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Down Payment Dilemma: How Do You Know How Much To Put...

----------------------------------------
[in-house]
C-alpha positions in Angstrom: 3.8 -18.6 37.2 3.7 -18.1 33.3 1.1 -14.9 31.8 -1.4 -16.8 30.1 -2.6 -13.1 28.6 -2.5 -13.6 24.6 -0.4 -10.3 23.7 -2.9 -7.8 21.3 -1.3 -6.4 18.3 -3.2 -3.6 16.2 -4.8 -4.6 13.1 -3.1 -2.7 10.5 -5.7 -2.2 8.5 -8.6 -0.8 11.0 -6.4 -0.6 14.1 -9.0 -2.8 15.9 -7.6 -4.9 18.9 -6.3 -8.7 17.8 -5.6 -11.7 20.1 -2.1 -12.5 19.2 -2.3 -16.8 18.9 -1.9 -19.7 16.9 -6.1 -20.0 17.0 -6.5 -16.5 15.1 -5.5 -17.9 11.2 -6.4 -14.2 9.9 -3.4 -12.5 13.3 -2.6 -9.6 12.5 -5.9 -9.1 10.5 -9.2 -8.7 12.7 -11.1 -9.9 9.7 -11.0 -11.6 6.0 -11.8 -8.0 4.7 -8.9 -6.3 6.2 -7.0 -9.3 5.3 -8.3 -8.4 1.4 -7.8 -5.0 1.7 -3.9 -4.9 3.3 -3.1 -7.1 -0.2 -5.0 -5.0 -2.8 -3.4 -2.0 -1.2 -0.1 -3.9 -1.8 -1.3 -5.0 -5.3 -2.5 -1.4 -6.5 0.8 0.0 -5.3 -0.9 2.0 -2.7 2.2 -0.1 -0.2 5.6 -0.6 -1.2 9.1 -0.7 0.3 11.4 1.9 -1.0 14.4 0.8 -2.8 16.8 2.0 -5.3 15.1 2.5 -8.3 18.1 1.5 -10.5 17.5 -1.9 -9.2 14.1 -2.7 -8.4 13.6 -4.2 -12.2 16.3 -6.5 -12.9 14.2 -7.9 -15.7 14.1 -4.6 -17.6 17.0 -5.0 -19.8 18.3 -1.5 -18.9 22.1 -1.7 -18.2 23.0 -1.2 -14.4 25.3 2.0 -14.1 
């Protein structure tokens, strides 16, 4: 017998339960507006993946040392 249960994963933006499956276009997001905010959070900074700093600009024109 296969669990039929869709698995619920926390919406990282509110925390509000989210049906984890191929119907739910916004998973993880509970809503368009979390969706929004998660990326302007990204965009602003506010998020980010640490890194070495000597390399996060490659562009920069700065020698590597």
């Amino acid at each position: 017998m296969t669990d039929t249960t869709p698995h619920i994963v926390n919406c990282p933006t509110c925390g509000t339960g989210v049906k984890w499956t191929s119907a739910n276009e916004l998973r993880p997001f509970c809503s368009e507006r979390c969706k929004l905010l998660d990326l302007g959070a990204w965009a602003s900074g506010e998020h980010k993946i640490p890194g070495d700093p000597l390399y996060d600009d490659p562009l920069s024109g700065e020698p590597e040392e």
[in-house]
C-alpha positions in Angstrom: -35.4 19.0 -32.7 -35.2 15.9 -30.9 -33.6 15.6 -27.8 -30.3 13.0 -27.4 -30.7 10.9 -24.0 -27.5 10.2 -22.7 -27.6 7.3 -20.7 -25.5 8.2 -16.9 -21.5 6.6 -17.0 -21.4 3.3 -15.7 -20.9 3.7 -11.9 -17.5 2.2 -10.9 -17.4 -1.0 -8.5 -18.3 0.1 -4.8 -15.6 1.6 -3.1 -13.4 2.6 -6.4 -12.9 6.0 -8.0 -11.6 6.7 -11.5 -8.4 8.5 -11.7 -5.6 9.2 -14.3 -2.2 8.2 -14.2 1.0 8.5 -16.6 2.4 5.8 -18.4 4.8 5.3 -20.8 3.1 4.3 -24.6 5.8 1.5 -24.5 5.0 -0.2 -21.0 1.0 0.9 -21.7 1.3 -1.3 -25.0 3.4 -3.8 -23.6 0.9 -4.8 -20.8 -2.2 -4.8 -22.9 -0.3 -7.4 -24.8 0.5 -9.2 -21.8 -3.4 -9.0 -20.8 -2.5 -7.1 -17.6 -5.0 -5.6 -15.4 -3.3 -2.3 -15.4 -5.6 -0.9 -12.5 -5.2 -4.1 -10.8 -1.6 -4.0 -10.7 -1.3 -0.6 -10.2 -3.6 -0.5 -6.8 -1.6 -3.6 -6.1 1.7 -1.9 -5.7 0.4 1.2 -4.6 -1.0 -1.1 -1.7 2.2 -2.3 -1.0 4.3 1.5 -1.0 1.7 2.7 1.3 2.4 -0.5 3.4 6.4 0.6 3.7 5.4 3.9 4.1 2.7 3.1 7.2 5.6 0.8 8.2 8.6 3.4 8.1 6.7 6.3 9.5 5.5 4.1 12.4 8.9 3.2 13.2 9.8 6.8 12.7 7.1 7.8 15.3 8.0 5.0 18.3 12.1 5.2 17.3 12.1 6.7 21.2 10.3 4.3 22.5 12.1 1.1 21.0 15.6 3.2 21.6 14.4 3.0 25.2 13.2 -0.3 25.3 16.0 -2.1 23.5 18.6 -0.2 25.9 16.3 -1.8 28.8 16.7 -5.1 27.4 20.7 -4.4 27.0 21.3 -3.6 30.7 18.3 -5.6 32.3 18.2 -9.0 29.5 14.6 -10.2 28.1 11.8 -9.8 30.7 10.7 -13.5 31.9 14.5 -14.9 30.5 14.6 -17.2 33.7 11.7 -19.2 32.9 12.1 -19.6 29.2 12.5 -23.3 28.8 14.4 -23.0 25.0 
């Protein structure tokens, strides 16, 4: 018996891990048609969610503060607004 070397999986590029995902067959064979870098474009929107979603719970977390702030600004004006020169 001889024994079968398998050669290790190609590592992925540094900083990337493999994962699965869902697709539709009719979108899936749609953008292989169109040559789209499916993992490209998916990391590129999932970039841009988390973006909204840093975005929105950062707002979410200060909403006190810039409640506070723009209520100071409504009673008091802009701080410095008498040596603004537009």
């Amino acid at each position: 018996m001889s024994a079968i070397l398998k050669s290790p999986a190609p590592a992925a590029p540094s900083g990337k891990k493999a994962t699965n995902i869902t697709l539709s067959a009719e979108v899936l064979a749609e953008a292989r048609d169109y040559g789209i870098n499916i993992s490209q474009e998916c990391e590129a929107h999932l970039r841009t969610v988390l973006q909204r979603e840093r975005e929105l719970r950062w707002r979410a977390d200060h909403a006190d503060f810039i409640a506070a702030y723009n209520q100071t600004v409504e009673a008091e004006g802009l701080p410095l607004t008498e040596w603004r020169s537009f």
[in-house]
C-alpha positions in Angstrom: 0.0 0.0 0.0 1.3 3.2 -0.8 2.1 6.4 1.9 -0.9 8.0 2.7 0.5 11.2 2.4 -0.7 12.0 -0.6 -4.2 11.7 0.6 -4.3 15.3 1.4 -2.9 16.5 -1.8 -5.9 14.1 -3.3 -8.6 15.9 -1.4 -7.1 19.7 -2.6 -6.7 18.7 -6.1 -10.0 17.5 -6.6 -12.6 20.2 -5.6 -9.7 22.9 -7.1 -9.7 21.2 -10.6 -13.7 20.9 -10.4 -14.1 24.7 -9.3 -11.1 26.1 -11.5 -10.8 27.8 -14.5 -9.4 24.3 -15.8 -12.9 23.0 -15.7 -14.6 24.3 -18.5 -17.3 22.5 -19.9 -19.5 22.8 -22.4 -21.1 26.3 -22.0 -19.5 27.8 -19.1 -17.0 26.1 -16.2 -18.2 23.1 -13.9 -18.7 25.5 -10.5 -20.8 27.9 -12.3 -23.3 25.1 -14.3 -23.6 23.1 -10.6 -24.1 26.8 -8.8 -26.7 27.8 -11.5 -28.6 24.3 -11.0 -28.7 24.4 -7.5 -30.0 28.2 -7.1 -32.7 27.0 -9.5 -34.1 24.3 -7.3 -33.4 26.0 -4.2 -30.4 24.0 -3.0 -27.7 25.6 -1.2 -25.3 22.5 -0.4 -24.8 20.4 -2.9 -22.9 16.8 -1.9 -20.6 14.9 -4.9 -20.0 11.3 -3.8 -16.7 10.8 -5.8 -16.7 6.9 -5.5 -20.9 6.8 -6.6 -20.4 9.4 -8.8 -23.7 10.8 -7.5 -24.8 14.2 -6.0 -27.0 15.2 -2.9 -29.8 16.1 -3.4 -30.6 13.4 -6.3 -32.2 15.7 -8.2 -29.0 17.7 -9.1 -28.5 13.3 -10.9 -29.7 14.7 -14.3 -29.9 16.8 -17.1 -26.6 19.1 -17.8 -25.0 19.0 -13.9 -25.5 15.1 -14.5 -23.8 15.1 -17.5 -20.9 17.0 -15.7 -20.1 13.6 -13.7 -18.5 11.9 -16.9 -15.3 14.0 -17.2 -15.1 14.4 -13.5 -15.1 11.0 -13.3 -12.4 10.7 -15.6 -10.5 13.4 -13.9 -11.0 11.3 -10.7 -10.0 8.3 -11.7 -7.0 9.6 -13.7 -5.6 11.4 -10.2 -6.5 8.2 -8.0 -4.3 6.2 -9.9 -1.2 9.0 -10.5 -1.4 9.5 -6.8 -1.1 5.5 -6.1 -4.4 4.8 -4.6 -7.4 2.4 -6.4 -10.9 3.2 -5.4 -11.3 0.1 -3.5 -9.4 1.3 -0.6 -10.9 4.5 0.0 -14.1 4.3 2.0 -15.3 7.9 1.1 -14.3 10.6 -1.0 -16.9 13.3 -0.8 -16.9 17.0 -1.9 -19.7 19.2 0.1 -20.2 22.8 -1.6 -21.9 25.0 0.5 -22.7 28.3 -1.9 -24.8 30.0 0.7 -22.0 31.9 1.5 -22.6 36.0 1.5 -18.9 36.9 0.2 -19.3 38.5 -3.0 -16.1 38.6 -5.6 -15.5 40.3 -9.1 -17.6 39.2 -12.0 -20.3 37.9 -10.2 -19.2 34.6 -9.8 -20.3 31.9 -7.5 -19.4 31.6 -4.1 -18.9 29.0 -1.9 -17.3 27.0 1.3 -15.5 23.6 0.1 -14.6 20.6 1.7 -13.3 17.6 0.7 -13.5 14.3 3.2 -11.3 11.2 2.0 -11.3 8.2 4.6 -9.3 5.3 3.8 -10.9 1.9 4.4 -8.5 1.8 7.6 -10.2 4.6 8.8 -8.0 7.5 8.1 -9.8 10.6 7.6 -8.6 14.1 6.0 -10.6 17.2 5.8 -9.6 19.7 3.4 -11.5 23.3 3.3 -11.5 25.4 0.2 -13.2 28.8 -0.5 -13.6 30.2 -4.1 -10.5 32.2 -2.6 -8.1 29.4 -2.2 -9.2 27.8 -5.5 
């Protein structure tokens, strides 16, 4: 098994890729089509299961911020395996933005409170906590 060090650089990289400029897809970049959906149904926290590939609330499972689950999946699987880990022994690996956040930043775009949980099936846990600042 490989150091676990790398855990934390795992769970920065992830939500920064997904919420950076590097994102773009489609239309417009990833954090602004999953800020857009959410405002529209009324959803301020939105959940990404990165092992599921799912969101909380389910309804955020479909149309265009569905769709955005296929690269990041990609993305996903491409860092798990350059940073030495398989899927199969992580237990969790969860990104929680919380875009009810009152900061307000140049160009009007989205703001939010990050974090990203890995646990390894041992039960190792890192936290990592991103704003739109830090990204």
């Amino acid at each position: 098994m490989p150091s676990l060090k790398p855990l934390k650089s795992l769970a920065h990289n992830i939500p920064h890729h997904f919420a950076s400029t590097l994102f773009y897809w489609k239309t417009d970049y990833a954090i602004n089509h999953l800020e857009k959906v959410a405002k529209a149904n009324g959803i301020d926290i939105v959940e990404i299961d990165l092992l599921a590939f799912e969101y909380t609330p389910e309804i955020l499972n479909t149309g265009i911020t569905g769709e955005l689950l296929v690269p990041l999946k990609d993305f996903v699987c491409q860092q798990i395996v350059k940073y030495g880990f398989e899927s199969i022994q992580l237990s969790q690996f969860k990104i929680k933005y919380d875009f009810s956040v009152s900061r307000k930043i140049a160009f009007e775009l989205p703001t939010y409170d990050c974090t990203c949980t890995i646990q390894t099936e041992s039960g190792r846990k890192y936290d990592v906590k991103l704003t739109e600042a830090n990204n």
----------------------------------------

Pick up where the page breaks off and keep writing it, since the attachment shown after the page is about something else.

Even for those who have decent credit and make good money, the down payment is often the great homeownership killer. For many others, who do have enough money set aside to make a substantial down payment, the question is: how much? Conventional wisdom—not to mention most of the banks and a good portion of homebuying and financial experts—will tell you that 20 percent is the standard bearer when it comes to down payments. But is it really necessary to put 20 percent down? The short answer is: no. It's not, of course—"Mortgage insurance protects the lender in case you can't make your payments and the house is foreclosed on," said U.S. News—but that money can make a significant difference for those who are stretching to buy a home. Still, when your only option to buy is a low down payment, which can mean an FHA loan or one of the new low down payment loans from Freddie Mac and Fannie Mae—"At the end of 2014, the two government-backed companies announced plans to slash down payments from 5% to 3%," said CNN—PMI might literally be a small price to pay. When to make a substantial down payment When you're looking to keep your monthly payment as low as possible and have cash to spare When you just can't fathom paying PMI When your goal is to buy a forever home and own it free and clear When you are approaching retirement age and can envision a reverse mortgage sometime down the line When you want to buy your house and pay it off as quickly as possible When the rate is lower with a higher down payment. "The more you put down, the better position you are in for negotiating a lower interest rate with your lender," said Credit.com. When to go low When you don't have the funds for a higher down payment and can't earn or borrow them quickly enough When the rate on your FHA or Fannie or Freddie loan is comparable to that you'd get with a higher down payment When you need to escape a high-rent situation and the monthly payment on a house is lower than what you're currently paying, even with the PMI factored in When you're confident your home will appreciate quickly, allowing you to refinance and get rid of PMI quickly When your investments can't be touched without a penalty or are returning better than the interest rate you'll get on your home If you have something better to do with the money.